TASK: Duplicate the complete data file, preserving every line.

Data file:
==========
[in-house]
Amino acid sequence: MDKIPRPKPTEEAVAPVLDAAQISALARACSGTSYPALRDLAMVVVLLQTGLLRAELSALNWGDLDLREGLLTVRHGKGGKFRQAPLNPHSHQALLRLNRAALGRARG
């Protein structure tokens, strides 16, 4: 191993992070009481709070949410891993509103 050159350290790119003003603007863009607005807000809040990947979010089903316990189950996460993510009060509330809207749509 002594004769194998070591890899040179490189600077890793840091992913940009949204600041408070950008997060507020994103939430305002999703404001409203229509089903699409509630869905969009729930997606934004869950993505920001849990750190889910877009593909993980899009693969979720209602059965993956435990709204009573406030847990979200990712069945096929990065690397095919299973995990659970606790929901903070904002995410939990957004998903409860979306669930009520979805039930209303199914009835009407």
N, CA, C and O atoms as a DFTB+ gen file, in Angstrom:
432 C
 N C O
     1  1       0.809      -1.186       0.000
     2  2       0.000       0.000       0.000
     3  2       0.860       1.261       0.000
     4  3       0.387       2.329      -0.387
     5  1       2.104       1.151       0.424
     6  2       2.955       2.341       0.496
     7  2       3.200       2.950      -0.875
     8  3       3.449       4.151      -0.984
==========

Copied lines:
[in-house]
Amino acid sequence: MDKIPRPKPTEEAVAPVLDAAQISALARACSGTSYPALRDLAMVVVLLQTGLLRAELSALNWGDLDLREGLLTVRHGKGGKFRQAPLNPHSHQALLRLNRAALGRARG
């Protein structure tokens, strides 16, 4: 191993992070009481709070949410891993509103 050159350290790119003003603007863009607005807000809040990947979010089903316990189950996460993510009060509330809207749509 002594004769194998070591890899040179490189600077890793840091992913940009949204600041408070950008997060507020994103939430305002999703404001409203229509089903699409509630869905969009729930997606934004869950993505920001849990750190889910877009593909993980899009693969979720209602059965993956435990709204009573406030847990979200990712069945096929990065690397095919299973995990659970606790929901903070904002995410939990957004998903409860979306669930009520979805039930209303199914009835009407």
N, CA, C and O atoms as a DFTB+ gen file, in Angstrom:
432 C
 N C O
     1  1       0.809      -1.186       0.000
     2  2       0.000       0.000       0.000
     3  2       0.860       1.261       0.000
     4  3       0.387       2.329      -0.387
     5  1       2.104       1.151       0.424
     6  2       2.955       2.341       0.496
     7  2       3.200       2.950      -0.875
     8  3       3.449       4.151      -0.984